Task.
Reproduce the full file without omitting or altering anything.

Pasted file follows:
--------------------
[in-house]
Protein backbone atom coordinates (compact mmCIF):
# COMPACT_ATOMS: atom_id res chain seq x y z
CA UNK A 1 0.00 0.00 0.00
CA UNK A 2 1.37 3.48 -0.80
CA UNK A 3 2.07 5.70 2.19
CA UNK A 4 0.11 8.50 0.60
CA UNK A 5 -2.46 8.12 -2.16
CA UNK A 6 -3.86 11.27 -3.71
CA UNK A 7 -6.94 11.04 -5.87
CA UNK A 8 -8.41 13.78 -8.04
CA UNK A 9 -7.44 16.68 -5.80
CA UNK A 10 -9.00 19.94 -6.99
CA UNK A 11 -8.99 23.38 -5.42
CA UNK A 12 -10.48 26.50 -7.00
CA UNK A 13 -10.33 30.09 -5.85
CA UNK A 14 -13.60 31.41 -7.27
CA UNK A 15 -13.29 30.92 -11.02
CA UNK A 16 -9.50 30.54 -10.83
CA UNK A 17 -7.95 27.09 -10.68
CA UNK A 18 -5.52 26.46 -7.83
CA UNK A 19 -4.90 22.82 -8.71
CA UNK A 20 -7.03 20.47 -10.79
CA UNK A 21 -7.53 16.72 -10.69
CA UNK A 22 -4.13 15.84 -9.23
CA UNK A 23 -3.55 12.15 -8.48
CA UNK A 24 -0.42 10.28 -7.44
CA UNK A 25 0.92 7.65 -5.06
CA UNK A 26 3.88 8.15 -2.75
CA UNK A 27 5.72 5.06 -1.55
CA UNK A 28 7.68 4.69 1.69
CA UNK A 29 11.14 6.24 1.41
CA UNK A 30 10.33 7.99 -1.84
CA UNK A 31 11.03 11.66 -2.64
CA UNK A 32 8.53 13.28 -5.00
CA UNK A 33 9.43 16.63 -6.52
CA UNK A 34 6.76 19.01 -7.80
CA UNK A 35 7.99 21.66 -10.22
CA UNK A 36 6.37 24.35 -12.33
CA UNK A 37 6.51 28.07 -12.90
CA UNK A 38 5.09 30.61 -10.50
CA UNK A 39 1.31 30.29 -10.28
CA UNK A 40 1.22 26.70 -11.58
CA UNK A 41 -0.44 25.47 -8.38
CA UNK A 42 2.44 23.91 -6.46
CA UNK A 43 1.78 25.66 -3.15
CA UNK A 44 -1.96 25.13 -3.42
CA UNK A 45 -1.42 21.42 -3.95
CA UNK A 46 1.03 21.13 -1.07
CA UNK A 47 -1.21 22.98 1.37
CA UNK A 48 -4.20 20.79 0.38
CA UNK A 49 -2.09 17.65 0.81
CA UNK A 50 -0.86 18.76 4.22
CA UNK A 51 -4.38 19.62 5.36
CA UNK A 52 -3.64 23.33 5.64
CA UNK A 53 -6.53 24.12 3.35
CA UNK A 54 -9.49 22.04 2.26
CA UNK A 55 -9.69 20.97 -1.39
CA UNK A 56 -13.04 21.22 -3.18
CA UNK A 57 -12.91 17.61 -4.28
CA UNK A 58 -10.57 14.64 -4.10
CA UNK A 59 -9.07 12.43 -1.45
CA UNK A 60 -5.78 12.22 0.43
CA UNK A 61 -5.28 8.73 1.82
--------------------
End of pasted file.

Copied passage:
[in-house]
Protein backbone atom coordinates (compact mmCIF):
# COMPACT_ATOMS: atom_id res chain seq x y z
CA UNK A 1 0.00 0.00 0.00
CA UNK A 2 1.37 3.48 -0.80
CA UNK A 3 2.07 5.70 2.19
CA UNK A 4 0.11 8.50 0.60
CA UNK A 5 -2.46 8.12 -2.16
CA UNK A 6 -3.86 11.27 -3.71
CA UNK A 7 -6.94 11.04 -5.87
CA UNK A 8 -8.41 13.78 -8.04
CA UNK A 9 -7.44 16.68 -5.80
CA UNK A 10 -9.00 19.94 -6.99
CA UNK A 11 -8.99 23.38 -5.42
CA UNK A 12 -10.48 26.50 -7.00
CA UNK A 13 -10.33 30.09 -5.85
CA UNK A 14 -13.60 31.41 -7.27
CA UNK A 15 -13.29 30.92 -11.02
CA UNK A 16 -9.50 30.54 -10.83
CA UNK A 17 -7.95 27.09 -10.68
CA UNK A 18 -5.52 26.46 -7.83
CA UNK A 19 -4.90 22.82 -8.71
CA UNK A 20 -7.03 20.47 -10.79
CA UNK A 21 -7.53 16.72 -10.69
CA UNK A 22 -4.13 15.84 -9.23
CA UNK A 23 -3.55 12.15 -8.48
CA UNK A 24 -0.42 10.28 -7.44
CA UNK A 25 0.92 7.65 -5.06
CA UNK A 26 3.88 8.15 -2.75
CA UNK A 27 5.72 5.06 -1.55
CA UNK A 28 7.68 4.69 1.69
CA UNK A 29 11.14 6.24 1.41
CA UNK A 30 10.33 7.99 -1.84
CA UNK A 31 11.03 11.66 -2.64
CA UNK A 32 8.53 13.28 -5.00
CA UNK A 33 9.43 16.63 -6.52
CA UNK A 34 6.76 19.01 -7.80
CA UNK A 35 7.99 21.66 -10.22
CA UNK A 36 6.37 24.35 -12.33
CA UNK A 37 6.51 28.07 -12.90
CA UNK A 38 5.09 30.61 -10.50
CA UNK A 39 1.31 30.29 -10.28
CA UNK A 40 1.22 26.70 -11.58
CA UNK A 41 -0.44 25.47 -8.38
CA UNK A 42 2.44 23.91 -6.46
CA UNK A 43 1.78 25.66 -3.15
CA UNK A 44 -1.96 25.13 -3.42
CA UNK A 45 -1.42 21.42 -3.95
CA UNK A 46 1.03 21.13 -1.07
CA UNK A 47 -1.21 22.98 1.37
CA UNK A 48 -4.20 20.79 0.38
CA UNK A 49 -2.09 17.65 0.81
CA UNK A 50 -0.86 18.76 4.22
CA UNK A 51 -4.38 19.62 5.36
CA UNK A 52 -3.64 23.33 5.64
CA UNK A 53 -6.53 24.12 3.35
CA UNK A 54 -9.49 22.04 2.26
CA UNK A 55 -9.69 20.97 -1.39
CA UNK A 56 -13.04 21.22 -3.18
CA UNK A 57 -12.91 17.61 -4.28
CA UNK A 58 -10.57 14.64 -4.10
CA UNK A 59 -9.07 12.43 -1.45
CA UNK A 60 -5.78 12.22 0.43
CA UNK A 61 -5.28 8.73 1.82